Approved Document L1Acovers the conservation of fuel and power in new dwellings. Whereas Approved Document L2Acovers the conservation of fuel and power in all other new buildings. These documents include the requirements set on the design standards such as the Target CO2 emission rate, secondary heating and internal lighting. The document also gives guidance on the limit of solar gains throughout summer. Due to extended daylight hours and higher temperatures, the inside of a building can become extremely warm and this is referred to as solar heat gain. In order to reduce this, solar control glass can be used. Solar control glass has been developed to reflect heat and reduce glare; this reduces the need for air-conditioning systems and therefore reduces the amount of CO2 emissions it gives out.

Generally, research shows that a rooflight area of 15-20% is most beneficial in reducing CO2 emissions. However, this will vary depending on the size and design of the building. More often than not, artificial lighting will actually consume more energy than heating does, making rooflights an eco-friendly and cost-effective alternative in most cases. According to NARM; ‘rooflights provide three times more light than the same area of vertical glazing.’ Even in buildings where artificial lighting is controlled by sensors, rooflights can still lead to a significant reduction in energy used. In relation to glass rooflights in particular, NARM has stated ‘Glass has excellent fire properties, good impact performance, very high light transmission and provides the mark against which the optical clarity of all other glazing media is commonly compared.’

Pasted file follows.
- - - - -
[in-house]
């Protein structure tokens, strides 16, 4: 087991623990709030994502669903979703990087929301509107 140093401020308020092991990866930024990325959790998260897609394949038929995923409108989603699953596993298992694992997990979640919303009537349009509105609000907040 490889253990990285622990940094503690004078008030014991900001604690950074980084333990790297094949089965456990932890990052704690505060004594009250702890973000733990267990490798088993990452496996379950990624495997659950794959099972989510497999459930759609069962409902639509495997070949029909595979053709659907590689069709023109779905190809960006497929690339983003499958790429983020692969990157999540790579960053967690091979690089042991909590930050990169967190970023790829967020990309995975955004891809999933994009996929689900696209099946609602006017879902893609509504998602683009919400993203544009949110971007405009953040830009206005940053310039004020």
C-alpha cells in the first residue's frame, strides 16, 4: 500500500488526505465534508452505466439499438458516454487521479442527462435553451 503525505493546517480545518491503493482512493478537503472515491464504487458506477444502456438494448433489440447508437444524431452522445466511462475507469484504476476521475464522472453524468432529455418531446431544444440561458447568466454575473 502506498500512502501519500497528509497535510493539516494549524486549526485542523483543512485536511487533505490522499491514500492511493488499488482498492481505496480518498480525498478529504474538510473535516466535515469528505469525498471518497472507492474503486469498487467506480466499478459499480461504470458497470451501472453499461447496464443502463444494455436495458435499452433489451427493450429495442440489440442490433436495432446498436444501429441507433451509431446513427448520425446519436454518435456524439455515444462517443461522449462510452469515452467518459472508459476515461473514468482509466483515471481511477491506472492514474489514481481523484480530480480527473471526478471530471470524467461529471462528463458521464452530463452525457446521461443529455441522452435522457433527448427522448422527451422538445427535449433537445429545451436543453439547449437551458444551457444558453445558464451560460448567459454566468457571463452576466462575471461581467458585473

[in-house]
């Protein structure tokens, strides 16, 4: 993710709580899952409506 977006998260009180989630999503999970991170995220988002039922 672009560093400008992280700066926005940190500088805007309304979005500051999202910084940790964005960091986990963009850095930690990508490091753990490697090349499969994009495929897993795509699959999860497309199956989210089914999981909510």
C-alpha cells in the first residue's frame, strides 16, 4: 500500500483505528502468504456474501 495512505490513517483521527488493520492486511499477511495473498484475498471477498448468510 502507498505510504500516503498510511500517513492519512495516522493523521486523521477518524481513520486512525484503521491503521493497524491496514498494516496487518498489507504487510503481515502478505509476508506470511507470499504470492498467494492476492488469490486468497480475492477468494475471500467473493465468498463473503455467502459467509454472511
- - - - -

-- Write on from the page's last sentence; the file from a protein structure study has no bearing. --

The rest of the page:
Other Standards relating to rooflights

BS 6229

The British Standard 6229 was set in 1982; this is the code of practice put in place for flat roofs with continuously supported flexible waterproof coverings. Rooflights are required to raise the mat least 150mm above the uppermost roof surface to which the roof covering is bonded or dressed.


There are various standards covering the calculation of U-values. These documents are put together to be used as guidance and provide the methods of calculations that are suitable for different building elements. The U-value conventions were originally published in 2002 and the 2006 edition is an update which provides additional information and reflects changes in the underlying British Standards. More information regarding BR443 can be found on the BRE (Building Research Establishment) website.

There is also a wide range of laws relevant to roof work safety, some of which will apply to rooflights more than others. The principal elements are:

the Health and Safety at Work etc Act 1974.

the Work at Height Regulations 2005.

the Management of Health and Safety at Work Regulations 1999.

the Construction (Design and Management) Regulations 2007.

the Lifting Operations and Lifting Equipment Regulations 1998.

the Provision and Use of Work Equipment Regulations 1998.

For further advice on safety regulations and rooflight maintenance, please contact Xtralite.